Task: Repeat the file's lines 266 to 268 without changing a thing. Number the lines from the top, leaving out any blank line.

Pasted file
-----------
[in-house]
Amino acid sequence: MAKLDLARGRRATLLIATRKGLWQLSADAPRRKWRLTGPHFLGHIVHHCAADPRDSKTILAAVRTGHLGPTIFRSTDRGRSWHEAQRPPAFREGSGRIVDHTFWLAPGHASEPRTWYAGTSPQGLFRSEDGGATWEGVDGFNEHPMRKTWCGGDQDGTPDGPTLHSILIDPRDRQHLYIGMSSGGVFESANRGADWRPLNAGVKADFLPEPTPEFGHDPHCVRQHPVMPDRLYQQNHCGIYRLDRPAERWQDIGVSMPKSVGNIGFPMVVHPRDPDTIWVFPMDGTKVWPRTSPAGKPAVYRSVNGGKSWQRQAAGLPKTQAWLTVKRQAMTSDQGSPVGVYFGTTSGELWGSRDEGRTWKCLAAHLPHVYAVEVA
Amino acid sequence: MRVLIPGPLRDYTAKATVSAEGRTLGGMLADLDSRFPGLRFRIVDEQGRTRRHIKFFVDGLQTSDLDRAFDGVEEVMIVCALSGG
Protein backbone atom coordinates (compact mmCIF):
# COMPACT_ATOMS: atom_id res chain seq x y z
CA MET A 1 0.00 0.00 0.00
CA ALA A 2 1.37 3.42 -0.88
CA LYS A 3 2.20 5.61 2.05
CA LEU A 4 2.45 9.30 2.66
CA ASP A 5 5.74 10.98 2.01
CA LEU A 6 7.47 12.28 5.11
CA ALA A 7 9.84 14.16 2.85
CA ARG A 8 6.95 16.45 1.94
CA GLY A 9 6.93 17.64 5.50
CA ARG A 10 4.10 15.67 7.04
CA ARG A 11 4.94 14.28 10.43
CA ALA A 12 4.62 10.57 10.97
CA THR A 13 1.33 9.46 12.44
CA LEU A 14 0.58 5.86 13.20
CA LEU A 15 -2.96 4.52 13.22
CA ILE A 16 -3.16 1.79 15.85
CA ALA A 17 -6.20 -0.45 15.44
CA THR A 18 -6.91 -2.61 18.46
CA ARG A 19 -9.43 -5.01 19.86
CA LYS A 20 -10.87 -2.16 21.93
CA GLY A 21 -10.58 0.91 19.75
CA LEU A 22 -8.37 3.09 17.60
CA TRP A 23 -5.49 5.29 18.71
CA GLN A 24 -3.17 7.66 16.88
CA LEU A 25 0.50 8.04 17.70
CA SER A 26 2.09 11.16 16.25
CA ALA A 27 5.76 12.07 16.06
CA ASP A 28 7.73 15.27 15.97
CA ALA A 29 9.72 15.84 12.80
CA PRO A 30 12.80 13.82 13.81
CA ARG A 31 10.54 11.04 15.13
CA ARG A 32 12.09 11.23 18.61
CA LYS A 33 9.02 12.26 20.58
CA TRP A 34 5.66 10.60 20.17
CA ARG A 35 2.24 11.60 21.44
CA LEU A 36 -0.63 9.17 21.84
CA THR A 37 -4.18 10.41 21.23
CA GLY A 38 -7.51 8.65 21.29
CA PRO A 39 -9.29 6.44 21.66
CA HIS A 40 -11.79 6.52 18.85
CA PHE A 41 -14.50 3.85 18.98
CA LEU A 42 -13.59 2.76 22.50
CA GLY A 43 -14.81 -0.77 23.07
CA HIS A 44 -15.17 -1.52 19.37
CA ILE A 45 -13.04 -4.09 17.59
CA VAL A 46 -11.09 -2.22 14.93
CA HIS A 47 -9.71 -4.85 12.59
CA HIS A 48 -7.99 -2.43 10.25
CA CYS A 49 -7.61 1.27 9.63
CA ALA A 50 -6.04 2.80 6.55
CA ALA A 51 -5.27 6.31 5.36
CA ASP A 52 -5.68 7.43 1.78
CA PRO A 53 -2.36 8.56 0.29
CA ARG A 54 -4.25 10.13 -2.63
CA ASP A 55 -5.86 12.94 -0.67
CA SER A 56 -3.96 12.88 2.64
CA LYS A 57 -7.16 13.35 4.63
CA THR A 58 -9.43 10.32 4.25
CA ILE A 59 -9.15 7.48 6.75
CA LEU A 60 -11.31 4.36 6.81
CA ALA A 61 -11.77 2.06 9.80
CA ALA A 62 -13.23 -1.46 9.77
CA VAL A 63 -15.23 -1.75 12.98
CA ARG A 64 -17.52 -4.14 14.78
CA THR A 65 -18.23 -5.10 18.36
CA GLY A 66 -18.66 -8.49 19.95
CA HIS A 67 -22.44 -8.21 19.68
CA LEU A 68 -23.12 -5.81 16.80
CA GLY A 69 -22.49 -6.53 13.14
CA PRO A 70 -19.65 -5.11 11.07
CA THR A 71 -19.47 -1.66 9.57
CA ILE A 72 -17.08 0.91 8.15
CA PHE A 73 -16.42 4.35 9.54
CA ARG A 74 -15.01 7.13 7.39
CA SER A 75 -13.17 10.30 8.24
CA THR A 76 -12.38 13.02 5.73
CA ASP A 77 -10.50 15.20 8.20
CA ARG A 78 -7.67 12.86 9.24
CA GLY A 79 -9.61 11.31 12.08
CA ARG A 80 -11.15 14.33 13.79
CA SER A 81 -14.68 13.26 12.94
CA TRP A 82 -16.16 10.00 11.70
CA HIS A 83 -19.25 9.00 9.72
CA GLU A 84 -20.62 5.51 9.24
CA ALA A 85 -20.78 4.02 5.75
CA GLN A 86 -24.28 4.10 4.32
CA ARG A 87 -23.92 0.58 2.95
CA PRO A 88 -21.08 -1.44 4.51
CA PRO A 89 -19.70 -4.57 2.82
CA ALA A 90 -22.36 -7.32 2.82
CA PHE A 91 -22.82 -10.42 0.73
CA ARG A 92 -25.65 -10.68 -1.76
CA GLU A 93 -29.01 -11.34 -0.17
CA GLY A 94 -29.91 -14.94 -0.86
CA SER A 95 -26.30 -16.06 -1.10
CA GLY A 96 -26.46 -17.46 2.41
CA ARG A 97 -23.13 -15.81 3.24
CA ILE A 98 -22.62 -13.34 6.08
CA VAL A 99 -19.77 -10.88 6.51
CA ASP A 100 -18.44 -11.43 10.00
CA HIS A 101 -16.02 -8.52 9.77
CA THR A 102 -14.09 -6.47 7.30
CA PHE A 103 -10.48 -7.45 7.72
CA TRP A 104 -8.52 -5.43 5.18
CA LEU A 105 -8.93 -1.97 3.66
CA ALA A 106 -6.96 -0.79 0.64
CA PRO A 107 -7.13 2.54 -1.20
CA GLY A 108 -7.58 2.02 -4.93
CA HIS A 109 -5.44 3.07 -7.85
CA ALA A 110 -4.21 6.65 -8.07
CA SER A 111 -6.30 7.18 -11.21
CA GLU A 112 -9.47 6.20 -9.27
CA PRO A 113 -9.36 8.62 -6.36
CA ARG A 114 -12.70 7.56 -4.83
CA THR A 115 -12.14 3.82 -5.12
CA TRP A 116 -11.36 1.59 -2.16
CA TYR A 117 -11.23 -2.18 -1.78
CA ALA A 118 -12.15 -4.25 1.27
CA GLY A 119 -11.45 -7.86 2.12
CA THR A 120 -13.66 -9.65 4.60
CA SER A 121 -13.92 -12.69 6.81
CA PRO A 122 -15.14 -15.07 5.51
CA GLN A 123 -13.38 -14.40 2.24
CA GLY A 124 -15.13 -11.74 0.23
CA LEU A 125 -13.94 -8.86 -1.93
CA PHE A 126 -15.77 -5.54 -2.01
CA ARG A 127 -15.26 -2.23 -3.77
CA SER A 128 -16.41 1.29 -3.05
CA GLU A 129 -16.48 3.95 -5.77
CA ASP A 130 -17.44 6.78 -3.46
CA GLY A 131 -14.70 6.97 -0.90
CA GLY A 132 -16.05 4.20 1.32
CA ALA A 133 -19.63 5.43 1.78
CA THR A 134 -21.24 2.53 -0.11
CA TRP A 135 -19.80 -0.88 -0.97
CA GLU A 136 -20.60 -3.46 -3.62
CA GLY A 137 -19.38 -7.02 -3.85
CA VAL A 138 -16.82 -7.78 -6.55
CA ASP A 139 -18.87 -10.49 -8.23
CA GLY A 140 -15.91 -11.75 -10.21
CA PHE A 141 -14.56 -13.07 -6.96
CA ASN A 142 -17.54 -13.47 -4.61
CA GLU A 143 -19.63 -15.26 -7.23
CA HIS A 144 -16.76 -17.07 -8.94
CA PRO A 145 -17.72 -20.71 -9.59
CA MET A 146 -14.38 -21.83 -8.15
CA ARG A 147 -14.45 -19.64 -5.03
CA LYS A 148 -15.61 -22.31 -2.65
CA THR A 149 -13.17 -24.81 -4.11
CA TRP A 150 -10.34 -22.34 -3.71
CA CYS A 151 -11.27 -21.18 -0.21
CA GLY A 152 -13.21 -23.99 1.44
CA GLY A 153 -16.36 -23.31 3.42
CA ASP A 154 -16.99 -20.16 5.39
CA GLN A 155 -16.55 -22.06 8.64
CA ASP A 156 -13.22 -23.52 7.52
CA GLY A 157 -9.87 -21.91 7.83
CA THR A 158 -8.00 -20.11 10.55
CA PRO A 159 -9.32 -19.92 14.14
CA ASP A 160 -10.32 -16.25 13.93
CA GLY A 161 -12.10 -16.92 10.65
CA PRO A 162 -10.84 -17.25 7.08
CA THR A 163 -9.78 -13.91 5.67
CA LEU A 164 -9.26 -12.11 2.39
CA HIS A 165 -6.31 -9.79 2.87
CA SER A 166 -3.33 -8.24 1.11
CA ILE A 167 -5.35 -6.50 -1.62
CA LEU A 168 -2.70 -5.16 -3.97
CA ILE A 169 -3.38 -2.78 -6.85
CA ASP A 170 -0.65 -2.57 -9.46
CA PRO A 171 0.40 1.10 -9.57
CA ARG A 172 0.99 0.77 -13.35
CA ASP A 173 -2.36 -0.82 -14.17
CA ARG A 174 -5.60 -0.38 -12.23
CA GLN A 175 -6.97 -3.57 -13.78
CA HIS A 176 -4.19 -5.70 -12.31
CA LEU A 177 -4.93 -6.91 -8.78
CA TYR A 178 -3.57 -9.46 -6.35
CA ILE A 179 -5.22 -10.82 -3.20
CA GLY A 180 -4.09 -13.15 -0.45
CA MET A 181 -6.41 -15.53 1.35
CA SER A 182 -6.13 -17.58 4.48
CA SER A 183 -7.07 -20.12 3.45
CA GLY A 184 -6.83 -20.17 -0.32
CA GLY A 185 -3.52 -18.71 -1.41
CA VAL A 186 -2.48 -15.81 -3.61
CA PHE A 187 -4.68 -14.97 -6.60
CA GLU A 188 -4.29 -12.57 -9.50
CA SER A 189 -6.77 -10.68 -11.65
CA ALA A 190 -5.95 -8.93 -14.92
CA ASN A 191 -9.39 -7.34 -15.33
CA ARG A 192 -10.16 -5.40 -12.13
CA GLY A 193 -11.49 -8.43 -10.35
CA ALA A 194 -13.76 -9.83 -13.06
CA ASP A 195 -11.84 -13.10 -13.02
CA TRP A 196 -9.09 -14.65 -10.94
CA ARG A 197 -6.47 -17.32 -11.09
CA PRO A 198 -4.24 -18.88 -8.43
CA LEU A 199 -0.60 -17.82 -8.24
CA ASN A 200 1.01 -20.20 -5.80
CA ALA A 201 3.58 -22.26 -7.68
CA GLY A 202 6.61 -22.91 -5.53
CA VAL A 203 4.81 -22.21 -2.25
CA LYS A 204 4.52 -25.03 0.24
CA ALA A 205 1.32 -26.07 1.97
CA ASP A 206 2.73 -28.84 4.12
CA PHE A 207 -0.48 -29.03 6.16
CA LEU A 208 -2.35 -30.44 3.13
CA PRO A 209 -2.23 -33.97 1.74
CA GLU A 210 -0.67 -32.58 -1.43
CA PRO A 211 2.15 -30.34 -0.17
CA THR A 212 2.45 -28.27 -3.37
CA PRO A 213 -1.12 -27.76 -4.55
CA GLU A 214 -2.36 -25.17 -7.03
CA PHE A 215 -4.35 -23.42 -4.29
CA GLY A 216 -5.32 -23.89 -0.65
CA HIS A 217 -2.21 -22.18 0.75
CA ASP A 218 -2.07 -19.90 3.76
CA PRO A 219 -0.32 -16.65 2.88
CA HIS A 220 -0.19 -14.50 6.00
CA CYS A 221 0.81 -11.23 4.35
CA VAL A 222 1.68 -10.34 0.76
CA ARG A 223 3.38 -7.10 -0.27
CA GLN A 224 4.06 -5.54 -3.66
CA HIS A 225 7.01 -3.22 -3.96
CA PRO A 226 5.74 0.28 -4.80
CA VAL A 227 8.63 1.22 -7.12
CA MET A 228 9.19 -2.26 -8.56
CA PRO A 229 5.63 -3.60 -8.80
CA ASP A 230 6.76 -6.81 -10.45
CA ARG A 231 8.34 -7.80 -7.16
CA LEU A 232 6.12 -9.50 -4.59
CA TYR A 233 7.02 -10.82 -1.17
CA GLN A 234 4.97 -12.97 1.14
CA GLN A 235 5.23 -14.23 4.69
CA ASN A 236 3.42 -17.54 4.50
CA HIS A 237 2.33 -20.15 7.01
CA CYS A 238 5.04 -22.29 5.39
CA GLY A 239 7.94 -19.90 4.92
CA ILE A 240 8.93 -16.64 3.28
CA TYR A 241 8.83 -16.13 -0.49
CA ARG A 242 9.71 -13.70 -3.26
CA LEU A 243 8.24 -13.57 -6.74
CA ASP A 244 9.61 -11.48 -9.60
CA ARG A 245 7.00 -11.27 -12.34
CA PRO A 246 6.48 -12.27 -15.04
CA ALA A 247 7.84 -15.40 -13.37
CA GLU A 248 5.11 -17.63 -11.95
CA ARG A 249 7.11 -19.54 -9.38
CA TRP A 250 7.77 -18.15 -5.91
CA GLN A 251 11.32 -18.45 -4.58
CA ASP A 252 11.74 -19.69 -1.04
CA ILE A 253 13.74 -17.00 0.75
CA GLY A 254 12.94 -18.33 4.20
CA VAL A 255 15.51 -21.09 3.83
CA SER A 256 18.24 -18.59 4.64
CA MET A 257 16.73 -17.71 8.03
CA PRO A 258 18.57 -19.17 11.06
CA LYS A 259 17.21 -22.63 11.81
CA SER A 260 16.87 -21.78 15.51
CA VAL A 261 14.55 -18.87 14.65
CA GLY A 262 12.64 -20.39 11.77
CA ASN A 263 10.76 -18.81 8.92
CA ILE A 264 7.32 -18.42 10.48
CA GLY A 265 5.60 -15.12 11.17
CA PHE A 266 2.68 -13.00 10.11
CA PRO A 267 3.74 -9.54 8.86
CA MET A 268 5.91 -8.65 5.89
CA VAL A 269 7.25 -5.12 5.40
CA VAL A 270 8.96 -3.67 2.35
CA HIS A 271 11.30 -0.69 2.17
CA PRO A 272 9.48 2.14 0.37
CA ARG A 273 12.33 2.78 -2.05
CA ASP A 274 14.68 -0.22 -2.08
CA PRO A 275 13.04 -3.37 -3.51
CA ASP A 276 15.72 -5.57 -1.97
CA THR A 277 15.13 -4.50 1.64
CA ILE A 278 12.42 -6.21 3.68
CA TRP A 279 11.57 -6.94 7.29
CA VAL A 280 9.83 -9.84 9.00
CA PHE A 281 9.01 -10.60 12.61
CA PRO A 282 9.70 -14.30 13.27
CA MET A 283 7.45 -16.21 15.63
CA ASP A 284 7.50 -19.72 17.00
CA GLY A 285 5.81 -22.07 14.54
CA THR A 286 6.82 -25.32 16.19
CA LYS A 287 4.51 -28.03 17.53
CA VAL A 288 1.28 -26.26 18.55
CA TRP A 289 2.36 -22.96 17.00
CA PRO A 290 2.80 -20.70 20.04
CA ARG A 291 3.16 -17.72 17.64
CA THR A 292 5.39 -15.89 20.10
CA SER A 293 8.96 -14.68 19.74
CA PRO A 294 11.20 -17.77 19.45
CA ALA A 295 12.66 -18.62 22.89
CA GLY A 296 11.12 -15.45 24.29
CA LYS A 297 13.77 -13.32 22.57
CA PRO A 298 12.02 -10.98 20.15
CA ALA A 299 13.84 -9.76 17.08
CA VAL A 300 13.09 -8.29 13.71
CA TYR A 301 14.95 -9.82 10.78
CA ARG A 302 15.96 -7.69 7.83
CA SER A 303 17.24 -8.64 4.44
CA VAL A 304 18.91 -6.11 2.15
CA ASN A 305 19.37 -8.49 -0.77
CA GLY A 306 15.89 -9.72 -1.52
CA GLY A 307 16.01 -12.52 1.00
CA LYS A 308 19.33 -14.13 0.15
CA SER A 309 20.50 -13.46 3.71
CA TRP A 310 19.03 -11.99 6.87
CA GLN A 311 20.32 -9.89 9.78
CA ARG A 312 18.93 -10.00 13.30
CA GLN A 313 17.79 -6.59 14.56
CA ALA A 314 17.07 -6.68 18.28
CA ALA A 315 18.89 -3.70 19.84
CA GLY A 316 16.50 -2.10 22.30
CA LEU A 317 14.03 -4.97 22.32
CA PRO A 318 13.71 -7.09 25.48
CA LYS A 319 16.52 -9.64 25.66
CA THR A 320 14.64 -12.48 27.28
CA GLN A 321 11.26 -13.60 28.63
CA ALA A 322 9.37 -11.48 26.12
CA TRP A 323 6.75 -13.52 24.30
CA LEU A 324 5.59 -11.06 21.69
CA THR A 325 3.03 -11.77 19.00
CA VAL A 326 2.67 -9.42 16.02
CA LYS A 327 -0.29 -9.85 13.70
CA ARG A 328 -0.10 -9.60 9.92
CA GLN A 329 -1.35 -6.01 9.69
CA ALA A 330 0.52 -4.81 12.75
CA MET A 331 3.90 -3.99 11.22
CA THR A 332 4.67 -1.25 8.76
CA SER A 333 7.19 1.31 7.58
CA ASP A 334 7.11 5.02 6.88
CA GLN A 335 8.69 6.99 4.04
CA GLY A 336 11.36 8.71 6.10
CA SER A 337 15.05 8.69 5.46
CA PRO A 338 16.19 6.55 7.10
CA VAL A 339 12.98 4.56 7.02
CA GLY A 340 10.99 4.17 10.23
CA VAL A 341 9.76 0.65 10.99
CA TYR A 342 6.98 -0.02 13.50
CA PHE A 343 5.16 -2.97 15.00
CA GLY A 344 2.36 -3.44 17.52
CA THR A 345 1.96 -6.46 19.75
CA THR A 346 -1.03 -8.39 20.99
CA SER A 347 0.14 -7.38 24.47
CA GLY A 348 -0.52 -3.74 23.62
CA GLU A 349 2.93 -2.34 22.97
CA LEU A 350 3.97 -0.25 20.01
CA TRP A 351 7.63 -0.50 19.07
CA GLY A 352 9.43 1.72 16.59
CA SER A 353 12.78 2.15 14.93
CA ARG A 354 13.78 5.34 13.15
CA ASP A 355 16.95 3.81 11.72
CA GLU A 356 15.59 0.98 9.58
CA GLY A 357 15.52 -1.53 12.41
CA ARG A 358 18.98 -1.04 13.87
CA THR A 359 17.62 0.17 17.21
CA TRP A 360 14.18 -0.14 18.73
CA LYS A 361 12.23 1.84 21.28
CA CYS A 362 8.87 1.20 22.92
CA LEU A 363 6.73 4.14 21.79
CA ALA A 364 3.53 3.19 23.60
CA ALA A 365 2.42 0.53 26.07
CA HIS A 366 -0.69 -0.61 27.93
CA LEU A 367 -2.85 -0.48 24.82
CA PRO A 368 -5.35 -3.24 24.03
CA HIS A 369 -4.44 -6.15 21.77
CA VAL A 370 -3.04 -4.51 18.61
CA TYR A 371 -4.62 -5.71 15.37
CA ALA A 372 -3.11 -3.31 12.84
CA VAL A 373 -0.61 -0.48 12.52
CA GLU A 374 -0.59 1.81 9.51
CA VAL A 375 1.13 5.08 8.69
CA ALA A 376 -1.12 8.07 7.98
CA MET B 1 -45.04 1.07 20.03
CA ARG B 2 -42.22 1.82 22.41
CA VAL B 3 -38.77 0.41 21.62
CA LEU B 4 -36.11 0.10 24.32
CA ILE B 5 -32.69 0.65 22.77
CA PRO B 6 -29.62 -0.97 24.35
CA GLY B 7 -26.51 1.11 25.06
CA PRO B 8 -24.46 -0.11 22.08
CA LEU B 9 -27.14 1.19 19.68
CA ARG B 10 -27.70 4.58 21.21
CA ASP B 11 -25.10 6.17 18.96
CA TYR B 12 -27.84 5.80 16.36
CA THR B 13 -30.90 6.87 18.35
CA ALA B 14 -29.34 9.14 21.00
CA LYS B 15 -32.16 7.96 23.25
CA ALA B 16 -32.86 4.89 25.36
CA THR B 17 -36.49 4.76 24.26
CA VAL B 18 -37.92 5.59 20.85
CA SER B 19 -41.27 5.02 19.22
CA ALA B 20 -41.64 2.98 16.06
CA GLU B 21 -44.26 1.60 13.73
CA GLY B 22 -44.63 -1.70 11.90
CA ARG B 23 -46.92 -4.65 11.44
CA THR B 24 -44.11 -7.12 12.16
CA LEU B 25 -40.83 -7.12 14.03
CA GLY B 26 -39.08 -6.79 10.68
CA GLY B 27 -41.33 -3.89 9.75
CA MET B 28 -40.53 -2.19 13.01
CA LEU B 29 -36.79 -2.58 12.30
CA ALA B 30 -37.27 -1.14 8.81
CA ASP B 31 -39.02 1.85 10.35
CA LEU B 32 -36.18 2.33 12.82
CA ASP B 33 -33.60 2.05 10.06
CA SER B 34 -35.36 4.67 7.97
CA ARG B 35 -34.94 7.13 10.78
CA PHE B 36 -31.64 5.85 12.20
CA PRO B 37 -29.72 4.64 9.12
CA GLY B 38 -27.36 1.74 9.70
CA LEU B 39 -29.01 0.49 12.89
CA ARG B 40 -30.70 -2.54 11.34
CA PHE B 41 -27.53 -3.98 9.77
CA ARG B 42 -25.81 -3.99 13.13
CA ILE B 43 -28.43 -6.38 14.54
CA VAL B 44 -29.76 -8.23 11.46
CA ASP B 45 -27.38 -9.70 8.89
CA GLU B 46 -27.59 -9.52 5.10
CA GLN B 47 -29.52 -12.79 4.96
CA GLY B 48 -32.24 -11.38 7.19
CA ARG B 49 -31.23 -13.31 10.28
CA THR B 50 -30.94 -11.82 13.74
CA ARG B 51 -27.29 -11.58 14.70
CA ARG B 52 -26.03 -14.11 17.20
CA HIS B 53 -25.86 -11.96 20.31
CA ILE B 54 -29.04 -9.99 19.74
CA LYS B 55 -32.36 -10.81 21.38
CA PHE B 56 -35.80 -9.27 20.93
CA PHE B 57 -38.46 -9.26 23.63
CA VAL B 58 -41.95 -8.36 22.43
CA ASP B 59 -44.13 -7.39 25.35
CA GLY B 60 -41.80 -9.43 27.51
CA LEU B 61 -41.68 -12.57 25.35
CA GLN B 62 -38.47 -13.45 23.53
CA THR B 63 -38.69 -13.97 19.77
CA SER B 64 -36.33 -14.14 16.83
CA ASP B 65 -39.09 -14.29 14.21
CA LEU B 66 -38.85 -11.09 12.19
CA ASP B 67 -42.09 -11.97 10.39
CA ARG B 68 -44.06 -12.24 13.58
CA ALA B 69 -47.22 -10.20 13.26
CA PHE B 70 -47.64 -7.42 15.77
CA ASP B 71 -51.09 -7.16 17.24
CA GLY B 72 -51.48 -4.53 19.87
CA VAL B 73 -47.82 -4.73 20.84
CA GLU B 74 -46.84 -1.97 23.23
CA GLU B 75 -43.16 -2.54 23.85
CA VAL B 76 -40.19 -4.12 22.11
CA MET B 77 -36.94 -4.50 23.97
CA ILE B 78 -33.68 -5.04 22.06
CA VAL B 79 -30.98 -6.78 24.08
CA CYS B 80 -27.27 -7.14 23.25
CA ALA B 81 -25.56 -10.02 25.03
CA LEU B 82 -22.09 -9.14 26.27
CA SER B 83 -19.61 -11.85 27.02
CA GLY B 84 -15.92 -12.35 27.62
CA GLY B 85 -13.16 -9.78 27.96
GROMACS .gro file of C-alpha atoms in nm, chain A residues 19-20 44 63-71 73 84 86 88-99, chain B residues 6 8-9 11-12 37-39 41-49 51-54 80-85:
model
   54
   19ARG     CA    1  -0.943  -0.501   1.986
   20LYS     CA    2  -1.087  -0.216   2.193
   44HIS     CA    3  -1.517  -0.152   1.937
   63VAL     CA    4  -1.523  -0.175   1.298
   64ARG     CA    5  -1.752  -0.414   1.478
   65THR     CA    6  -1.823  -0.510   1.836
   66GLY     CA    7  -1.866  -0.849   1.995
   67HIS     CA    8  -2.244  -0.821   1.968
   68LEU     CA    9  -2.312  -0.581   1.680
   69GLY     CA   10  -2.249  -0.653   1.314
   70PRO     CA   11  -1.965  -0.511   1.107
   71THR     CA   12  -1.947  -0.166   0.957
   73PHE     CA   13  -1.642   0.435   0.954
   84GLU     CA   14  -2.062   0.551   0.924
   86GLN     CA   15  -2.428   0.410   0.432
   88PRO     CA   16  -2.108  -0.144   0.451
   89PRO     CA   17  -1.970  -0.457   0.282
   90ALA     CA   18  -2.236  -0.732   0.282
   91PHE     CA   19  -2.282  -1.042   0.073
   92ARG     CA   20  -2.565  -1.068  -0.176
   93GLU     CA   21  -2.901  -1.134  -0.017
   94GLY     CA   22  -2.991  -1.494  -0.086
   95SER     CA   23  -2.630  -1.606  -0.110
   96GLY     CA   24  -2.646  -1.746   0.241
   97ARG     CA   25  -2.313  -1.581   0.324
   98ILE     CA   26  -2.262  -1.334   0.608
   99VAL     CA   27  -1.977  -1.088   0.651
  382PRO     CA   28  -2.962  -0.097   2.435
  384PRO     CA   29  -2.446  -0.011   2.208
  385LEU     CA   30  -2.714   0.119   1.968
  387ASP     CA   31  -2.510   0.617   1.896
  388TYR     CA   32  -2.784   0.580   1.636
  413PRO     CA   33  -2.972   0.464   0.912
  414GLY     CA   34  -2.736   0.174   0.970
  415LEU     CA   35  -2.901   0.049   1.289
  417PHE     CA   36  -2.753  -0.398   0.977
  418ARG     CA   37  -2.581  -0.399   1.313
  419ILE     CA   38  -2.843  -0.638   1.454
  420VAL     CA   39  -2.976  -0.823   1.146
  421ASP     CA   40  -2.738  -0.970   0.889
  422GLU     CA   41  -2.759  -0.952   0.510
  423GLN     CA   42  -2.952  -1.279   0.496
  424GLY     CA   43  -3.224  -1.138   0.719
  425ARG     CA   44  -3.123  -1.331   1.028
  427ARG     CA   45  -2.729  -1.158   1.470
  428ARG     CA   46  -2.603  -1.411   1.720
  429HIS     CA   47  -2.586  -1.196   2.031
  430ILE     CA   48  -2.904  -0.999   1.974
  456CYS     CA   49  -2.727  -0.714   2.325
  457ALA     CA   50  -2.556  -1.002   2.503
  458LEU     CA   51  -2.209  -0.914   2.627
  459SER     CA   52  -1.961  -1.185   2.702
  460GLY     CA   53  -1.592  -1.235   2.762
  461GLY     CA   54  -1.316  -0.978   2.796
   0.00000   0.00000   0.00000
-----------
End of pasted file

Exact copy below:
CA VAL A 261 14.55 -18.87 14.65
CA GLY A 262 12.64 -20.39 11.77
CA ASN A 263 10.76 -18.81 8.92